Oakton site clean-up begins next week
Lincolnwood residents were angry this summer at a hearing on removing contaminated soil from land near the Skokie Sports Park. The original traffic plan called for traveling down Touhy Avenue but it has since been changed. | Mike Isaacs~Sun-Times Media
CLEAN-UP AT OAKTON SITE
For more information about this project, please visit www.SkokieSite.com. Project documents are also available for public review at the Skokie Public Library (5125 Oakton St., Skokie). For questions about oversight of the project, contact Stan Black at the Illinois EPA at 217-785-1427 or Stan.Black@illinois.gov.
Updated: January 14, 2013 6:12AM
SKOKIE — Nicor Gas next week will begin the long-awaited clean-up of the former manufactured gas plant site next to the Skokie Sports Park on the east end of Oakton Street.
Work originally was slated for summer, but controversy over the initial haul route for discarded material from the site on the 3400 block of Oakton Street delayed the process.
According to Nicor, the project will take about two years to complete.
The Park District wants to use the 18-acre property to build new lighted ball fields, soccer fields and a cricket patch, a dream that has had a roller coaster of ups and downs over the years.
Although the Park District has a preliminary design for the property, plans are nowhere near final, and future public hearings would be held first, officials say.
For the next two years, the property will look like “a typical construction site‚“ with trucks entering and leaving the property, said Nicor consultant Nancy Huston. However, the site will be secured so only workers have access.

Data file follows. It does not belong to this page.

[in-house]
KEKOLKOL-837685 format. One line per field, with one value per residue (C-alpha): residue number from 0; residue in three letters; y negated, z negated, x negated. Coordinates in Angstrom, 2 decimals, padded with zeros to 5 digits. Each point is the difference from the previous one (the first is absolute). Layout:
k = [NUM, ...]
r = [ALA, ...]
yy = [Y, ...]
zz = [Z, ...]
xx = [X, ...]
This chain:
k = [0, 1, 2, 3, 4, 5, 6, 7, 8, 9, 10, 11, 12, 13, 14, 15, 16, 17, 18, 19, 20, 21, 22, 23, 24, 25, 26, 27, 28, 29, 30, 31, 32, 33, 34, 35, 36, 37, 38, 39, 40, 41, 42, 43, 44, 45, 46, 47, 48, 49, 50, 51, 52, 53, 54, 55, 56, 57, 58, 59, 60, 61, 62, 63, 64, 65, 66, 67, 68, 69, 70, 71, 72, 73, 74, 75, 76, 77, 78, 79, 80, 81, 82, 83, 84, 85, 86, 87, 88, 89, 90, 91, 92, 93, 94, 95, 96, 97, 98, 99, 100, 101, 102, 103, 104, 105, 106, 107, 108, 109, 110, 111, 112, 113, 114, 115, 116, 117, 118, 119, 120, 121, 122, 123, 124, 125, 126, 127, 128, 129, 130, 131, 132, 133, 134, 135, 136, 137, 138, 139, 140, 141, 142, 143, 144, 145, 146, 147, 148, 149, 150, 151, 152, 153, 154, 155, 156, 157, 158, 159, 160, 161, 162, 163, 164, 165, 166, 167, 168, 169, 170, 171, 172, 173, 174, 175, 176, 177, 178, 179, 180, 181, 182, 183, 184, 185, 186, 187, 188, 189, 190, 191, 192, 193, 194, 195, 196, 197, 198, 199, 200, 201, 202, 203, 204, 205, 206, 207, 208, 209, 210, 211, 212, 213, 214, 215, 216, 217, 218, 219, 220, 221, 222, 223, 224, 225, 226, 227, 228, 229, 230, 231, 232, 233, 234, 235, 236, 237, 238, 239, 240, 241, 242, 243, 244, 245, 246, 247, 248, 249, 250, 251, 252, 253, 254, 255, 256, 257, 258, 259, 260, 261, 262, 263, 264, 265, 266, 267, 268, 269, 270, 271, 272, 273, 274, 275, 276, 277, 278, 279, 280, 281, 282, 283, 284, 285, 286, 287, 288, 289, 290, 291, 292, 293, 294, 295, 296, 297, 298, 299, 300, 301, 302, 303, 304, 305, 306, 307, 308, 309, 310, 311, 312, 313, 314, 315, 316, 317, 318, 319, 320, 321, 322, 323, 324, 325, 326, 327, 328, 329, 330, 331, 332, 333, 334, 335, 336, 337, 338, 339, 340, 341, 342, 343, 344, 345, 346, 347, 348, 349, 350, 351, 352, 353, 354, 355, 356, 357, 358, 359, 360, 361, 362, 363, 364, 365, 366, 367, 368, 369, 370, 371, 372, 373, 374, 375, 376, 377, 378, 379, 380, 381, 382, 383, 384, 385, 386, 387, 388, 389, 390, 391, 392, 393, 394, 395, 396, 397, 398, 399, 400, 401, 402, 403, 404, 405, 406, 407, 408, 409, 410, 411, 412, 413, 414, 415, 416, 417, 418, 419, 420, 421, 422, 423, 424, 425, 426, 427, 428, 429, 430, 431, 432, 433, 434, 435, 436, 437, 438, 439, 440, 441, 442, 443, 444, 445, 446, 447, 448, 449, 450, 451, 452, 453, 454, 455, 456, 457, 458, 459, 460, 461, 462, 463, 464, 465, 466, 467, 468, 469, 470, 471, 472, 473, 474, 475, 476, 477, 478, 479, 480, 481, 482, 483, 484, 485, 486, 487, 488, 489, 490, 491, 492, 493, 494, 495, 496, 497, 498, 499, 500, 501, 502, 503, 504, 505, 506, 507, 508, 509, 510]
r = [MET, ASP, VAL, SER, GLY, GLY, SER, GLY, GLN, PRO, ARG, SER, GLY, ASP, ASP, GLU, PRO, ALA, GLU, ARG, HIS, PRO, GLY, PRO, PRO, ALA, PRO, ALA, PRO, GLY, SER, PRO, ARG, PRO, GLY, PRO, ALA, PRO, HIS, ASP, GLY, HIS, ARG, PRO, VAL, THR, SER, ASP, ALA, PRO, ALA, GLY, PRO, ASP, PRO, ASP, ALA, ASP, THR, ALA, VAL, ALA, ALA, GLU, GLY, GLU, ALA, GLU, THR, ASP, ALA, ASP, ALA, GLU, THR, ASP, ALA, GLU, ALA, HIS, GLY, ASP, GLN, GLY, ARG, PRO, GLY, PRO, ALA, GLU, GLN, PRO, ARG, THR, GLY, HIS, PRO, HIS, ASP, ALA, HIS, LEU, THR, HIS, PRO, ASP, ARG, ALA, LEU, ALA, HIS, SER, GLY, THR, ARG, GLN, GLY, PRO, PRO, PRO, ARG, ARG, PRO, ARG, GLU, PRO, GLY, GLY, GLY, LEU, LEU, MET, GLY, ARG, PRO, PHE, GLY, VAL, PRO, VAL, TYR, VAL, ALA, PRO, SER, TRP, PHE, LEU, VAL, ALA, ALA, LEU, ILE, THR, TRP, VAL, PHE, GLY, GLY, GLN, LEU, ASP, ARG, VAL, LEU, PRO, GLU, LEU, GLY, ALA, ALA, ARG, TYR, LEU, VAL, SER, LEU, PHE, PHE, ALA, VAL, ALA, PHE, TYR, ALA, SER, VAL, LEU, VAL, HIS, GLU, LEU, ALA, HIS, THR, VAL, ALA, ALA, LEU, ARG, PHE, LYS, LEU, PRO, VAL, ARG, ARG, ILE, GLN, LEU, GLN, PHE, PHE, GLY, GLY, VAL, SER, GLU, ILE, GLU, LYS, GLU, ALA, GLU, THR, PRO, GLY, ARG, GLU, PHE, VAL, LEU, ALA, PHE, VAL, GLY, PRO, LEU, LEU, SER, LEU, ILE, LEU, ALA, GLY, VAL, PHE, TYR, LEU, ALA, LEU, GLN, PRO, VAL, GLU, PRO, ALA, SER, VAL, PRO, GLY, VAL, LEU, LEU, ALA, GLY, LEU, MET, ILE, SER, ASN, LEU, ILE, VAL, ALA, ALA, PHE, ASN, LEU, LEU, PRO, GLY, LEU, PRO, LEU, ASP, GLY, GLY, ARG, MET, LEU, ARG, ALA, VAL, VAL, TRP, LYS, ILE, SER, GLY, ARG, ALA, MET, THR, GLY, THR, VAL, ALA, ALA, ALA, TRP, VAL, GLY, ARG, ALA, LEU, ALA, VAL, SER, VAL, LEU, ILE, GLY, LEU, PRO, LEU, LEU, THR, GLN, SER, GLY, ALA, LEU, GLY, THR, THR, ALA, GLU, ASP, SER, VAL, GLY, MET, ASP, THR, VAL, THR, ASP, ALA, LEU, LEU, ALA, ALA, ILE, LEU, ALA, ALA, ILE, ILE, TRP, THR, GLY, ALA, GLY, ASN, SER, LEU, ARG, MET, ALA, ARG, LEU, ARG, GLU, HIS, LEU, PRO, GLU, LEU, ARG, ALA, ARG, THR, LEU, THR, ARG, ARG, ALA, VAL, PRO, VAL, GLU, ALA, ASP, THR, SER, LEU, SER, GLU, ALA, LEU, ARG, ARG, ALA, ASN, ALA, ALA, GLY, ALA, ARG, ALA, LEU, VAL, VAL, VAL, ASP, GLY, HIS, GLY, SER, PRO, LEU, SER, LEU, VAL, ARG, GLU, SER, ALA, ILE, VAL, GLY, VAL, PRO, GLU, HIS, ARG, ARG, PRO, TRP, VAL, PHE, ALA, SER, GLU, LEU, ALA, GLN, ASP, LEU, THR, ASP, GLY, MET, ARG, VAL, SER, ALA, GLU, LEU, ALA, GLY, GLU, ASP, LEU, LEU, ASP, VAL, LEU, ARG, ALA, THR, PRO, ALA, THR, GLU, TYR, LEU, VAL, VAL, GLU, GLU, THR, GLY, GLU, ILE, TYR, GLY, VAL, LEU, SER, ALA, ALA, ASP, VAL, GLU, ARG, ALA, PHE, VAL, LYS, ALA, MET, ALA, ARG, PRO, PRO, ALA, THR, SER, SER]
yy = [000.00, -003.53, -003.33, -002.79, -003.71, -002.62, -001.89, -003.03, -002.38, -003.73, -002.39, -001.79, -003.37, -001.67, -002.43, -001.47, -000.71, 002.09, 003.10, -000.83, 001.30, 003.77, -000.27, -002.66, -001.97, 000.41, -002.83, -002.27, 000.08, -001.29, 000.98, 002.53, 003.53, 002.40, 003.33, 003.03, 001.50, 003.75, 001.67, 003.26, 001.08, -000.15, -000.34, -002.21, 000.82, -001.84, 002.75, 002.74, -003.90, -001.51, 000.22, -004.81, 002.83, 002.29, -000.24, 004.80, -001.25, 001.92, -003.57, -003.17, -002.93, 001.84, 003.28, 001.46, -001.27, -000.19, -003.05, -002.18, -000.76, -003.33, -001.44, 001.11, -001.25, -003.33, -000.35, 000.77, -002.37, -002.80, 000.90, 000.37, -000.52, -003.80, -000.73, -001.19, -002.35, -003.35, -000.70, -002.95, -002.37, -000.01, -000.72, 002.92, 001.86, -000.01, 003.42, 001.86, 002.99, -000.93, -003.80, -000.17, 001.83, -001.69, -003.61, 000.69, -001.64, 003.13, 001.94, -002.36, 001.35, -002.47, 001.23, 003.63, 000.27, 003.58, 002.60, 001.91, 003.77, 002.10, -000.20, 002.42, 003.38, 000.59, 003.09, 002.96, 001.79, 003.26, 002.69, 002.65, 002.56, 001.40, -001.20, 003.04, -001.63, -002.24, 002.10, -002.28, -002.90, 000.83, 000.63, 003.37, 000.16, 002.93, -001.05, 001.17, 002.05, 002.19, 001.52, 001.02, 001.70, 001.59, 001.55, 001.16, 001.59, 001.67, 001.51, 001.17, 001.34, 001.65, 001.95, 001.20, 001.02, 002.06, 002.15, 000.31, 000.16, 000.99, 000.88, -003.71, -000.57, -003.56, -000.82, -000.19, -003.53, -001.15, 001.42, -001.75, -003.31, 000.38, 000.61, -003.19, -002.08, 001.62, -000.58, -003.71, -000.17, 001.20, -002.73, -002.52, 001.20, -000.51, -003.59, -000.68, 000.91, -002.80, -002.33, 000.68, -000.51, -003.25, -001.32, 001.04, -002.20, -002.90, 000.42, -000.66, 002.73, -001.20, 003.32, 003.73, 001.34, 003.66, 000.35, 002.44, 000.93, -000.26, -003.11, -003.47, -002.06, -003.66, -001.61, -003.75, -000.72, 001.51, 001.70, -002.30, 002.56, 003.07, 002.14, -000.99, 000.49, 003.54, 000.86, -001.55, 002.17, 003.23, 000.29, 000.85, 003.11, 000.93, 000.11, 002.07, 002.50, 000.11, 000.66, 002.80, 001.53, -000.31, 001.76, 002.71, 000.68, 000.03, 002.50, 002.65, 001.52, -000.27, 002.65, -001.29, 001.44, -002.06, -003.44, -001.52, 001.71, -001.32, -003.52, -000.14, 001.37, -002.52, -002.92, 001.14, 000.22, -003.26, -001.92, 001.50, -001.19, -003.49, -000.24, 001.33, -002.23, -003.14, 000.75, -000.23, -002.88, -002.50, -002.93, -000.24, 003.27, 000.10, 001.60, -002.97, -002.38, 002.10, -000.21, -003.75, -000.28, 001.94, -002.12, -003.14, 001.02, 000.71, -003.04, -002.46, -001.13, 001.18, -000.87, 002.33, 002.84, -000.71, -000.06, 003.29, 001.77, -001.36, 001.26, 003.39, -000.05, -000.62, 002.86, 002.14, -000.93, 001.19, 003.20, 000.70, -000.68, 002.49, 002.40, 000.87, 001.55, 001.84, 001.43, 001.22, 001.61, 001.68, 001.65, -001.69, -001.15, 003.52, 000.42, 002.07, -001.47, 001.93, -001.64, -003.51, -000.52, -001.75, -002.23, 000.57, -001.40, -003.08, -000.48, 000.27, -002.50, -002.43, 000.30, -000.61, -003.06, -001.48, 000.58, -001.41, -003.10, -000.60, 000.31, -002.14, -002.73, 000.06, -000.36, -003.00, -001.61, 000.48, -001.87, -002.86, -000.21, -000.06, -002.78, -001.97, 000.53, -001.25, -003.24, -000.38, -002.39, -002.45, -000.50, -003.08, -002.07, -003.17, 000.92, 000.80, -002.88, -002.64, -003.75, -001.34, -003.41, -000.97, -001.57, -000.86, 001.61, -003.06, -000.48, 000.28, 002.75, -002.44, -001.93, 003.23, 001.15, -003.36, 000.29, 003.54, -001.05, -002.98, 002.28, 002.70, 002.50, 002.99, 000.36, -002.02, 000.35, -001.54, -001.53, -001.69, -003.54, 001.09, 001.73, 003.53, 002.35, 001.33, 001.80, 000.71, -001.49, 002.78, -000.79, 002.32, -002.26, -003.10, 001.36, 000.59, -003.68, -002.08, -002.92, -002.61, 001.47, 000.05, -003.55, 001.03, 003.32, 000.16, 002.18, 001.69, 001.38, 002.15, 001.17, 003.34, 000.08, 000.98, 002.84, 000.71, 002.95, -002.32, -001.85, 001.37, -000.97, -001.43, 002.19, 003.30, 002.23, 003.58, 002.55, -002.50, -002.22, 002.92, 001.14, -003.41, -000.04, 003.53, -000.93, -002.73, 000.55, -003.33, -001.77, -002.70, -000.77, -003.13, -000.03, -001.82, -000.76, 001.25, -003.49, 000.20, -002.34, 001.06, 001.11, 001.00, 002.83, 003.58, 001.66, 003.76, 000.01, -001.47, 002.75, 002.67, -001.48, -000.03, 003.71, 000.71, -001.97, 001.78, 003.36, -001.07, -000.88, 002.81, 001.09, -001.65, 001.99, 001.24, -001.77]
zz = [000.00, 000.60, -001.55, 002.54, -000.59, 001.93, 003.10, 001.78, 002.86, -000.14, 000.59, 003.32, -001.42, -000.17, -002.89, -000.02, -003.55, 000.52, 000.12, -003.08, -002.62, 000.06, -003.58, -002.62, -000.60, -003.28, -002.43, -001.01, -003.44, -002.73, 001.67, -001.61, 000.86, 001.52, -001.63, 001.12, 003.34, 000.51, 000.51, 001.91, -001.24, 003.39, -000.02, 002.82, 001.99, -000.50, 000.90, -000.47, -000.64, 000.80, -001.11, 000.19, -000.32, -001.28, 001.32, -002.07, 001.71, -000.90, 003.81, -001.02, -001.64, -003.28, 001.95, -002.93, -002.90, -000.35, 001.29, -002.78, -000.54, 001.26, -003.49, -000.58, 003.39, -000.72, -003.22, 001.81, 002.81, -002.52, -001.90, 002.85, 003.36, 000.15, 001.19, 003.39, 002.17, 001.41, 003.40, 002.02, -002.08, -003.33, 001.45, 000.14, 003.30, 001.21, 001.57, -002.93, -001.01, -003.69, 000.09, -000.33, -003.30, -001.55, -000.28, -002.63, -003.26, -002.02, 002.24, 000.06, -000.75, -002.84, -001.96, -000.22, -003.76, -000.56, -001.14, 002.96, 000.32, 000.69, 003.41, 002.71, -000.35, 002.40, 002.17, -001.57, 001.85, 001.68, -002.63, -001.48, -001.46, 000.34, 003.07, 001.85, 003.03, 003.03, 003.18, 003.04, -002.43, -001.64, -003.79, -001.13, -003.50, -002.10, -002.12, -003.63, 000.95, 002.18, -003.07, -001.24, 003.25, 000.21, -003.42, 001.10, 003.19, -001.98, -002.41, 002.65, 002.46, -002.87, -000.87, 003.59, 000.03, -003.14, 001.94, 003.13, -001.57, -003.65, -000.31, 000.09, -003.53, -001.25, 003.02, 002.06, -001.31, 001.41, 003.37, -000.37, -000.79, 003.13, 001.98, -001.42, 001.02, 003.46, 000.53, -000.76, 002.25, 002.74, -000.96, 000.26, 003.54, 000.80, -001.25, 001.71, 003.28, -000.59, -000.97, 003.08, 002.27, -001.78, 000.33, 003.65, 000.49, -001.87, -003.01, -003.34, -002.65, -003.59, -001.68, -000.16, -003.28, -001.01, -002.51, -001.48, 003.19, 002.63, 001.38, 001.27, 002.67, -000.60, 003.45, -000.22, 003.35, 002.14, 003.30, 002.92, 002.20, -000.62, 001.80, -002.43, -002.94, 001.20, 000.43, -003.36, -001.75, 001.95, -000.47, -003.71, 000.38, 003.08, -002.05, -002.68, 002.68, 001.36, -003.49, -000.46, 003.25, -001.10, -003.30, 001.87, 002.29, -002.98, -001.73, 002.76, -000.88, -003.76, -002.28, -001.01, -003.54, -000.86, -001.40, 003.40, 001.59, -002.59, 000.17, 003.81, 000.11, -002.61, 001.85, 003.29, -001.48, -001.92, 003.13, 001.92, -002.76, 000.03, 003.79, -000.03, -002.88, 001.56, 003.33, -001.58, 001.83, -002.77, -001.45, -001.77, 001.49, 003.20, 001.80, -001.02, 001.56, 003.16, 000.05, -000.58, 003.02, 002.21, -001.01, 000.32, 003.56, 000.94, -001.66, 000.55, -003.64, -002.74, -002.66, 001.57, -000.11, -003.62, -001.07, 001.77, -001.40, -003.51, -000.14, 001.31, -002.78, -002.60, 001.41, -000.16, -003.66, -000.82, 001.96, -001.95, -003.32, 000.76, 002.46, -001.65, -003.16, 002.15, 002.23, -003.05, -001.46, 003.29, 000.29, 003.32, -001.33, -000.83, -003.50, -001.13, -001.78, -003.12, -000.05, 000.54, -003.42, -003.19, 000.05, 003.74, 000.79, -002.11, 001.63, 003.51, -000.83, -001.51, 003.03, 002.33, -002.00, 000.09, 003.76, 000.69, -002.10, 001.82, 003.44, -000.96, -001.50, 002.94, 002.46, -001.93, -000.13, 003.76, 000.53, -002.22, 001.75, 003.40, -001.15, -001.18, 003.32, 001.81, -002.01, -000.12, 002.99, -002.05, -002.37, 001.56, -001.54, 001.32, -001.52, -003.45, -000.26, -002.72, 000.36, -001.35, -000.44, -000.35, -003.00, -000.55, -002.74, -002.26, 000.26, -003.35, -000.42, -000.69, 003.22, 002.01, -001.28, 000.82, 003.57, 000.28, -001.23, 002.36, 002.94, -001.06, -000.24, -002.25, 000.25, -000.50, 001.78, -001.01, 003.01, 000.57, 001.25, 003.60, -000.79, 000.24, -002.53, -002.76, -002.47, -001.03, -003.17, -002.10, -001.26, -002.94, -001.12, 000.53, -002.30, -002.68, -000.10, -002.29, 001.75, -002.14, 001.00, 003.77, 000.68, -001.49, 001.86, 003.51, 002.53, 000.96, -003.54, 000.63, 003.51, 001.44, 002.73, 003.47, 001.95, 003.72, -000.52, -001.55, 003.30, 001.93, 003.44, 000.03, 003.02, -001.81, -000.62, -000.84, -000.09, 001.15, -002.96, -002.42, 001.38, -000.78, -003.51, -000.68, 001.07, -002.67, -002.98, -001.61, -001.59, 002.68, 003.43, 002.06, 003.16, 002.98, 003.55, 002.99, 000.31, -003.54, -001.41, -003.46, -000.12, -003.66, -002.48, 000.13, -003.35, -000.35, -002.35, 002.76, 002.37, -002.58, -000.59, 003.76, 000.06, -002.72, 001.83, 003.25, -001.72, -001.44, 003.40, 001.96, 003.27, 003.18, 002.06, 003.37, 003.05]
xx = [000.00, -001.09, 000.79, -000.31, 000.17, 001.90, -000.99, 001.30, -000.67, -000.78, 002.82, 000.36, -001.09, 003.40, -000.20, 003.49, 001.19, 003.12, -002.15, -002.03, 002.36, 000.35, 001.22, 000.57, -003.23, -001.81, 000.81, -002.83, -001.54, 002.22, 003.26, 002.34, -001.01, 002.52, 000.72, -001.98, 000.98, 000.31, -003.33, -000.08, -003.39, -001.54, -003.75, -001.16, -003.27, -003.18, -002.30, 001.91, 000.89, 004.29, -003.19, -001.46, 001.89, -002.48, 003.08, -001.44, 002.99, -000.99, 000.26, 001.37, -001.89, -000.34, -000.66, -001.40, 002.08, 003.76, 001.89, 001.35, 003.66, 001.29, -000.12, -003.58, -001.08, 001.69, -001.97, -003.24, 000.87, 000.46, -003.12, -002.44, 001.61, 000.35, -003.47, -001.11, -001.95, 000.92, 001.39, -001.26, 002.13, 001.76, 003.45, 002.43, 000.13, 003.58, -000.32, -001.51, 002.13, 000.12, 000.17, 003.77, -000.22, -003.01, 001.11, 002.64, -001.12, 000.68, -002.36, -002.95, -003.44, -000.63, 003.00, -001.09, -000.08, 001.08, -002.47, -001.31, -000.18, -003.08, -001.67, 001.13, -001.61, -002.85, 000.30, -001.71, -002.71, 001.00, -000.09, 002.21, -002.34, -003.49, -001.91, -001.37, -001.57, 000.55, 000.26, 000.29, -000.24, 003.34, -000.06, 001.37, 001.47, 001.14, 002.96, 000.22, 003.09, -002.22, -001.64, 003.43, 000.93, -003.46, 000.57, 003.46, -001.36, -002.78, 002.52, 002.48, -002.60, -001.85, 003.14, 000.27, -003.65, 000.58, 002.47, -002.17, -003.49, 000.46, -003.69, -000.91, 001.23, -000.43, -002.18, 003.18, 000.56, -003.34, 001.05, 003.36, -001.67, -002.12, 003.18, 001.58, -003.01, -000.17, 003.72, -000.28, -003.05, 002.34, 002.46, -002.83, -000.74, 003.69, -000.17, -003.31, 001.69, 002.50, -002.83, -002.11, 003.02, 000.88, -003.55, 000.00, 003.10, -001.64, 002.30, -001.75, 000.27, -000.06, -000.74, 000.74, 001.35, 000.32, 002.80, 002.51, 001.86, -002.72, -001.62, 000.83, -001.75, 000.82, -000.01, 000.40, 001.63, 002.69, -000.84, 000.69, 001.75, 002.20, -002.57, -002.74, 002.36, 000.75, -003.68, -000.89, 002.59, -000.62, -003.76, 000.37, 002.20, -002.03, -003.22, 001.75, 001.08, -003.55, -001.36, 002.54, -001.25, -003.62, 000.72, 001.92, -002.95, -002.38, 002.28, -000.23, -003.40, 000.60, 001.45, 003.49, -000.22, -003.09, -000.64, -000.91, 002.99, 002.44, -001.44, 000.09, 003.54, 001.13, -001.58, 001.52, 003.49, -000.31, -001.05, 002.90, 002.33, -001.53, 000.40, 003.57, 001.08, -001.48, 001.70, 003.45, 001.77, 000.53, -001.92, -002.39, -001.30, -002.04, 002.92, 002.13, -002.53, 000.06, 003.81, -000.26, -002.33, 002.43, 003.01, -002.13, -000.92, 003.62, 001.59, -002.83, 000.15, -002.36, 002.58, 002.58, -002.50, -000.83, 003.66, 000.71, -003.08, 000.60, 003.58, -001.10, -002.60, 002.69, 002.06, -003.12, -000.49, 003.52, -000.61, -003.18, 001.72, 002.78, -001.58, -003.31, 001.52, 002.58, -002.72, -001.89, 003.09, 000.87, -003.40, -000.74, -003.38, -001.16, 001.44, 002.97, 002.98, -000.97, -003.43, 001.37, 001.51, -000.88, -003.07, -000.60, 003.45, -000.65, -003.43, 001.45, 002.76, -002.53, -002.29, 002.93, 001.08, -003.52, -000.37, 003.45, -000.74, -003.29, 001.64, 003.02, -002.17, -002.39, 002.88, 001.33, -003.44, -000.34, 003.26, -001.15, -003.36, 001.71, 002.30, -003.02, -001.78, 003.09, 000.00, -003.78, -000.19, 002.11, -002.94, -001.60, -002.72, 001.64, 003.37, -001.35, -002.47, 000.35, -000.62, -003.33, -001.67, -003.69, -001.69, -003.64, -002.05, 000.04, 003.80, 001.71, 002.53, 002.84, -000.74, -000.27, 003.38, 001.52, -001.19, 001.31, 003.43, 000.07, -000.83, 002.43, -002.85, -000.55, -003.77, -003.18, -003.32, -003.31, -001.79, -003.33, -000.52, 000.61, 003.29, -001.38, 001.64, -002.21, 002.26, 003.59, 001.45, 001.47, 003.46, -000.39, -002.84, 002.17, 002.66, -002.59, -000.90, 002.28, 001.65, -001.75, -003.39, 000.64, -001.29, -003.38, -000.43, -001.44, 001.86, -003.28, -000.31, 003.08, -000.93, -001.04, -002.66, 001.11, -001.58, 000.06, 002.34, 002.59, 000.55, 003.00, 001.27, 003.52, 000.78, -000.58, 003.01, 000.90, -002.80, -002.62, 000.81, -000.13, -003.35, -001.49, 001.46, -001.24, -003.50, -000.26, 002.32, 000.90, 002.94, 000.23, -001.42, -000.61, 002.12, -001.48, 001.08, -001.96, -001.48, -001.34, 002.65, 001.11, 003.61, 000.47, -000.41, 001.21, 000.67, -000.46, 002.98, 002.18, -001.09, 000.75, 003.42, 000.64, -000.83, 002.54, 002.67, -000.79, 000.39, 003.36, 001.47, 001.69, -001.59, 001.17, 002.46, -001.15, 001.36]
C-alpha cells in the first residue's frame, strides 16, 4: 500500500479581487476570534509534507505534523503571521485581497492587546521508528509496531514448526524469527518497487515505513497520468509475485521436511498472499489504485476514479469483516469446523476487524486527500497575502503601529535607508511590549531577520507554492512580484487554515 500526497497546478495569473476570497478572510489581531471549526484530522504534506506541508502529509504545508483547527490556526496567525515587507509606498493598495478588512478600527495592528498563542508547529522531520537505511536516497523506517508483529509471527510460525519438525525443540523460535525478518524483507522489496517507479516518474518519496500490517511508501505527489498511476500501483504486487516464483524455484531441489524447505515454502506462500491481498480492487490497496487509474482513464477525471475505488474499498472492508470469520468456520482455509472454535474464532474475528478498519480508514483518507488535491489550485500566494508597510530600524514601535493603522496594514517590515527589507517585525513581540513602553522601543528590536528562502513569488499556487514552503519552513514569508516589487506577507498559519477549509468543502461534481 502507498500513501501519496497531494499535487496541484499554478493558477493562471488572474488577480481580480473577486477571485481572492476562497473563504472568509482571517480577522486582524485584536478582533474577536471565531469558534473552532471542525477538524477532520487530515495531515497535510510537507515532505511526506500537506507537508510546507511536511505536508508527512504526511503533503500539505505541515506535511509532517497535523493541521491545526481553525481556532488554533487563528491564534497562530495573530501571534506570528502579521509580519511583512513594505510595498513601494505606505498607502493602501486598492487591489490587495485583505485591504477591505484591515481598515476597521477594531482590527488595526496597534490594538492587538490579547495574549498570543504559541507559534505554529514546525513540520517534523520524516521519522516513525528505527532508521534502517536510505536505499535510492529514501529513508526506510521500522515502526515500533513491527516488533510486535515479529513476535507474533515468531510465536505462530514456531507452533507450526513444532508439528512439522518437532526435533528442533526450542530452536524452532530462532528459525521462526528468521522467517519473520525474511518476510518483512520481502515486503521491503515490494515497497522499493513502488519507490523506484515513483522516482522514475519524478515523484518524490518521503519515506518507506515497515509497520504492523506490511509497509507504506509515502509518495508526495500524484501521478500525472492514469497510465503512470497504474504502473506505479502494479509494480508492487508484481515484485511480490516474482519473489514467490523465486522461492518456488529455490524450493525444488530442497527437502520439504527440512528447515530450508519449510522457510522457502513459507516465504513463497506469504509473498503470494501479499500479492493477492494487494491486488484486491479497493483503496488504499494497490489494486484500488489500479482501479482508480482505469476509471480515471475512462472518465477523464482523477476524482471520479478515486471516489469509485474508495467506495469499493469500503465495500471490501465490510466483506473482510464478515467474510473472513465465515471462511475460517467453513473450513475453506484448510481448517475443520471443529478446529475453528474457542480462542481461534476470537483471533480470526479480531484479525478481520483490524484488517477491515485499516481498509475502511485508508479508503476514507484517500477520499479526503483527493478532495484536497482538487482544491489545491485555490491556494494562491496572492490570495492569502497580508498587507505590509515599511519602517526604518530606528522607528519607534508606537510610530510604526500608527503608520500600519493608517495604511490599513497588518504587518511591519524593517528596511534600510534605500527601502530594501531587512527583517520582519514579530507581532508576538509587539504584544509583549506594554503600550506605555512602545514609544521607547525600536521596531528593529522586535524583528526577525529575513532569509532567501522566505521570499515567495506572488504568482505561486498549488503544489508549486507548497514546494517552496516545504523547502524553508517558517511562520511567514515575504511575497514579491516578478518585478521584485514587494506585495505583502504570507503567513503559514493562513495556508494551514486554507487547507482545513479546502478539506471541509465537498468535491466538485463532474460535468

“There may be some odors from the site as we’re excavating the materials,” Huston said at an earlier public meeting. “It smells similar to moth balls or baking materials. That is typical of these types of cleanups.”
Nicor will then haul the materials to Joliet where they will be disposed. The dug up area will be refilled with clean materials including topsoil to bring the ground back to original conditions.
Nicor estimates as many as a dozen trucks will pull into and out of the site every hour.
But when Nicor released its proposed haul route earlier this year, it outraged Lincolnwood leaders who railed against the idea of using Touhy Avenue so heavily.
“What is happening is that Lincolnwood will be receiving all the negative impacts of this project while experiencing none of the benefits,” Lincolnwood Mayor Jerry Turry said in a letter this summer to Skokie Mayor George Van Dusen.
All parties more recently were part of the process in revising the route, Nicor officials said. There is much less impact to Lincolnwood roads.
The plan now calls for waste disposal trucks to use Dempster Street and McCormick Boulevard for most of their route. Clean fill trucks are scheduled to use Oakton, McCormick and Devon Avenue in Chicago.
The Metropolitan Water Reclamation District owns the property, the west half of which is leased to the Park District for the sports park. Once completed, the adjoining section would also be leased to the Park District for the new fields.
Before any field can be built, the site must be environmentally scrubbed.
The Skokie clean-up is occurring after an investigation of the site in 2007 and 2008, which assessed impacts to soil and groundwater from gas manufacturing byproducts and residuals such as coal tar, cinders and ash.
The clean-up plan was approved by the Illinois Environmental Protection Agency.
Site preparation and clearing activities will occur first and then excavation and off-site disposal of soil will follow. Work is slated to begin Dec. 17.
Nicor estimates the cost of the project at $60 million to $70 million.
Nicor and ComEd agreed to undertake the project cooperatively as part of a comprehensive program to evaluate conditions at historic manufacturing gas plant locations and, when necessary, take actions to bring the sites up to current environmental standards. Nicor has contracted with the environmental engineering firm Burns & McDonnell to conduct the clean-up project, which involves removing soil for off-site disposal and filling in the excavated areas with clean soil brought to the site.
The Skokie site’s gas manufacturing plant produced gas from coal from 1910 to the 1940s.